23-year-old student Gabriel Wong tells us about his love for cars, and the friendly Mini-Z community in Singapore.
In his spare time, Gabriel Wong enjoys playing with toy race cars.
But he’s not a primary school kid playing with these toys after lessons – Gabriel is a 23-year-old computer science student who enjoys posting about his Mini-Z cars on his YouTube channel, Auranapse.
Mini-Z is a brand name for 1:28-scale cars that are pre-assembled and manufactured by Kyosho Corporation. Depending on their various parts and upgrades, the pocket-sized cars are able to travel at up to 50km/h, zipping around as if on a Hot Wheels track.
“Unlike the typical toy cars that most of us know, Mini-Z cars have advanced electronics and proper suspension geometry,” Gabriel said.
It was the amazing quality and functions of the Mini-Z cars that made Gabriel fall in love with them on a trip to Japan in Aug 2019.
He said: “I’ve been a fan of remote-controlled cars for a long time, but those are too big and you can’t play with them at home.
“When I saw there was such a high-quality car that was so much smaller, I had to get it.”
Gabriel went to buy more Mini-Z cars over the years. The cost of each car varies, but he estimated that he has spent at least $2,000 on his hobby so far.
While he does not like spending so much on the cars, he believes that their high cost is justifiable.
“At a certain point, you understand because it does cost a lot to manufacture these parts in the first place,” he said.
Each type of car serves its own purpose. And as he currently has one car of each model, he does not wish to purchase any more.
Instead, he intends to stick to the cars that he has already upgraded, testing various tricks on them.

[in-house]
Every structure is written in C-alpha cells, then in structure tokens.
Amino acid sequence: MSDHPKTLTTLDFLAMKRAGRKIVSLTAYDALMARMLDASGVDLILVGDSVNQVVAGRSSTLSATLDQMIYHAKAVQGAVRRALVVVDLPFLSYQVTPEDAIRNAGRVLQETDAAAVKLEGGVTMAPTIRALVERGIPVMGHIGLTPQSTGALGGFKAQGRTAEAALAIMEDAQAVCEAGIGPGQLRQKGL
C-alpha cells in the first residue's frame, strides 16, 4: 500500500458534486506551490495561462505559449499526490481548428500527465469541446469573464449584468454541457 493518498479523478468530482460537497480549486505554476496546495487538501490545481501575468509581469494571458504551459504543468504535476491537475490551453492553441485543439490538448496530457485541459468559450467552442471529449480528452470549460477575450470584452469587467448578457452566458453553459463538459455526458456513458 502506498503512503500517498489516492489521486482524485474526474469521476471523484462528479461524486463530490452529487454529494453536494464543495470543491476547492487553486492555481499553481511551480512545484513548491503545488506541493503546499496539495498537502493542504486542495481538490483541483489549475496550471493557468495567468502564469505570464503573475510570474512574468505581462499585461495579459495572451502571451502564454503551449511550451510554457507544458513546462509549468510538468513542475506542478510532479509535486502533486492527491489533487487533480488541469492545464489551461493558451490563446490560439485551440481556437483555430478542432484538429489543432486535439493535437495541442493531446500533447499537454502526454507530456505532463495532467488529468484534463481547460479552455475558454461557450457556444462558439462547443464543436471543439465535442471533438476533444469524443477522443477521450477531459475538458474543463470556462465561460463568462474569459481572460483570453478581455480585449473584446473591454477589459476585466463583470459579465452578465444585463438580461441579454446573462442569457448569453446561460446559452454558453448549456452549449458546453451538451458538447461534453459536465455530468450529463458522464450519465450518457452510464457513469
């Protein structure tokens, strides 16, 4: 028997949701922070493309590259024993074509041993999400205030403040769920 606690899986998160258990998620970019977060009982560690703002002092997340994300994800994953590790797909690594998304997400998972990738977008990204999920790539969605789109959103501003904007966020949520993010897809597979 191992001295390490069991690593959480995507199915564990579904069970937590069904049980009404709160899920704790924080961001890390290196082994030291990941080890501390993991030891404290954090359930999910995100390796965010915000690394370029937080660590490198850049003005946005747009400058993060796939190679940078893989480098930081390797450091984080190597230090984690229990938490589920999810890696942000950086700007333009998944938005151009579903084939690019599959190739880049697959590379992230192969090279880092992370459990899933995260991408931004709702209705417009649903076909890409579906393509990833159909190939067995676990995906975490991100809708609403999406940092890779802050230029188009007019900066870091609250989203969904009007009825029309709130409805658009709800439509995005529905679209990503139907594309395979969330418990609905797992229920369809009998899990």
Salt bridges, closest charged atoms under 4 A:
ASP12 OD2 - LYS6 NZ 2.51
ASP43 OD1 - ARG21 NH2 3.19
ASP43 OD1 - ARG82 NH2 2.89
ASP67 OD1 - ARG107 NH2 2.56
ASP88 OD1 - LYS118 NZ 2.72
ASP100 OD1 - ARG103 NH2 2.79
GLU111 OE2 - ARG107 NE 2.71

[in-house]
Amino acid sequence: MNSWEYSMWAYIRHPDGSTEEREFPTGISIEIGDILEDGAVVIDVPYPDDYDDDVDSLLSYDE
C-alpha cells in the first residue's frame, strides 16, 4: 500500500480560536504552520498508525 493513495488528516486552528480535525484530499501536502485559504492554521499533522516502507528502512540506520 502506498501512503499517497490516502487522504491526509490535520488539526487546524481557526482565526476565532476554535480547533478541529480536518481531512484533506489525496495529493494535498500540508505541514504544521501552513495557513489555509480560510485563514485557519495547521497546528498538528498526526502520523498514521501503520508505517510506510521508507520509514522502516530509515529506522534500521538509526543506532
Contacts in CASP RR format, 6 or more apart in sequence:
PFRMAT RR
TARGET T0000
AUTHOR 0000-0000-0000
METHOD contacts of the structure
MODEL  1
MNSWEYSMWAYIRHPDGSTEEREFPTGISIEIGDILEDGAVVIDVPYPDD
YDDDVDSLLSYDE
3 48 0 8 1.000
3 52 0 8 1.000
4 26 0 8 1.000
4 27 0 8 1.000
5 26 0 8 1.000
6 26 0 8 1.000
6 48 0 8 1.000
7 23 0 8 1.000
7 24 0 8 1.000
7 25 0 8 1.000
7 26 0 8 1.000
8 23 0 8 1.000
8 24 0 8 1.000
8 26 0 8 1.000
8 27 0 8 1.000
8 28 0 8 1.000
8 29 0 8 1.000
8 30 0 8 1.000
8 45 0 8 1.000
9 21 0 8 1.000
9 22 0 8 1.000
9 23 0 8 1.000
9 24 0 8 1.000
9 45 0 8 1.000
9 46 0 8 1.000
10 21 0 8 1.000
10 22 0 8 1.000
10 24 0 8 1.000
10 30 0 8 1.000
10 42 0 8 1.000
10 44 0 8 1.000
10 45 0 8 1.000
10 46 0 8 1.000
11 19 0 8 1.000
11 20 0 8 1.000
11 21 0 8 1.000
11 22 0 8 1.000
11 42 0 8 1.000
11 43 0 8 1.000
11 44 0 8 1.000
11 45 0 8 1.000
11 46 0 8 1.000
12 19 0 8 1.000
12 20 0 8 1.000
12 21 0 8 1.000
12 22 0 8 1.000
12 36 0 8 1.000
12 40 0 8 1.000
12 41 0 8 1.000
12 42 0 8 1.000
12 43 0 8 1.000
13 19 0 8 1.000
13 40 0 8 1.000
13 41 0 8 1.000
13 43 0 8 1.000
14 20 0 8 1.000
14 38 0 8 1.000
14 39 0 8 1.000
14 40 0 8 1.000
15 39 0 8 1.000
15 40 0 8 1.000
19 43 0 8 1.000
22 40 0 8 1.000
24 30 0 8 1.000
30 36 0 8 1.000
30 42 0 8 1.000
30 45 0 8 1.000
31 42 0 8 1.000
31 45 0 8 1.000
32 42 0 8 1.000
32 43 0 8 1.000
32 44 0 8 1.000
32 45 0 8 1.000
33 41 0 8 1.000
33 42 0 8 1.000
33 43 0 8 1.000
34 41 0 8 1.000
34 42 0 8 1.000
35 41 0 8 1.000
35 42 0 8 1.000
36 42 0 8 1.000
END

Gabriel started experimenting with the cars, checking how they would react to different tuning. Through trial and error, he learnt about the different mechanics of the cars.
He said: “It’s really fun and extremely cool to just drive around. There’s something captivating about it.
“It’s rewarding when you can drift around or do certain tricks, even if no one can see.”
After getting familiar with his different cars and perfecting his tricks, he started posting videos of his various tricks on his previously inactive YouTube channel.
Gabriel currently has over 900 subscribers, a number he is continually surprised by, since it is only a small community of YouTubers that specialise in Mini-Z cars.
“Being part of a group of YouTubers that’s slowly growing, we know each other. We message on Facebook and Instagram, and share our tricks with each other,” he said.
Gabriel also found a community of local Mini-Z players on Facebook, under the page MINI Z SG Ultimate Indoor Racing.
He had to personally message the owner of the page to get an invite to their open house, where he learnt how to use the facilities at the location. After, he was allowed access to the track, which is normally closed to the public.
At the track, he met the local Mini-Z community, mostly made up of men in their thirties to fifties that enjoy racing each other for fun. Of the group, he estimates that there are only one or two his age, but that didn’t make him feel out of place.
He said: “They’re very welcoming and fun to be around. There’s no drama. It’s always us helping each other, trying to improve ourselves, and get faster than each other.”
With hours of practice under his belt, Gabriel is close to perfecting the art of being a Mini-Z racer. But thanks to the friendly community, as well as his love for the Mini-Z cars, he is not planning to retire from Mini-Z racing anytime soon.
He said: “You don’t see F1 drivers quit when they win their first championship. They keep going back, not for the race, but for the atmosphere and to have fun.
“I don’t think I’ll leave this hobby anytime soon. It’s way too fun to just de-stress and play around.”
Three new attractions to open in Singapore from second half of 2021
Four things all film photography beginners should know
Five local hipster food businesses to support this Ramadan
Fun personalised websites to check your Spotify music statistics
Singapore exclusive BTS photobook to launch at Suntec City from May 4
Back from NS, goalkeeper Mukundan Maran ready to prove his worth again
Why hustle culture was toxic for my mental health
Five places to get indoor plants
Narelle Kheng’s ‘Complicated Love Song’ is an upbeat track about letting go of toxicity
LTA and traffic police catch 34 cyclists breaking traffic rules over two days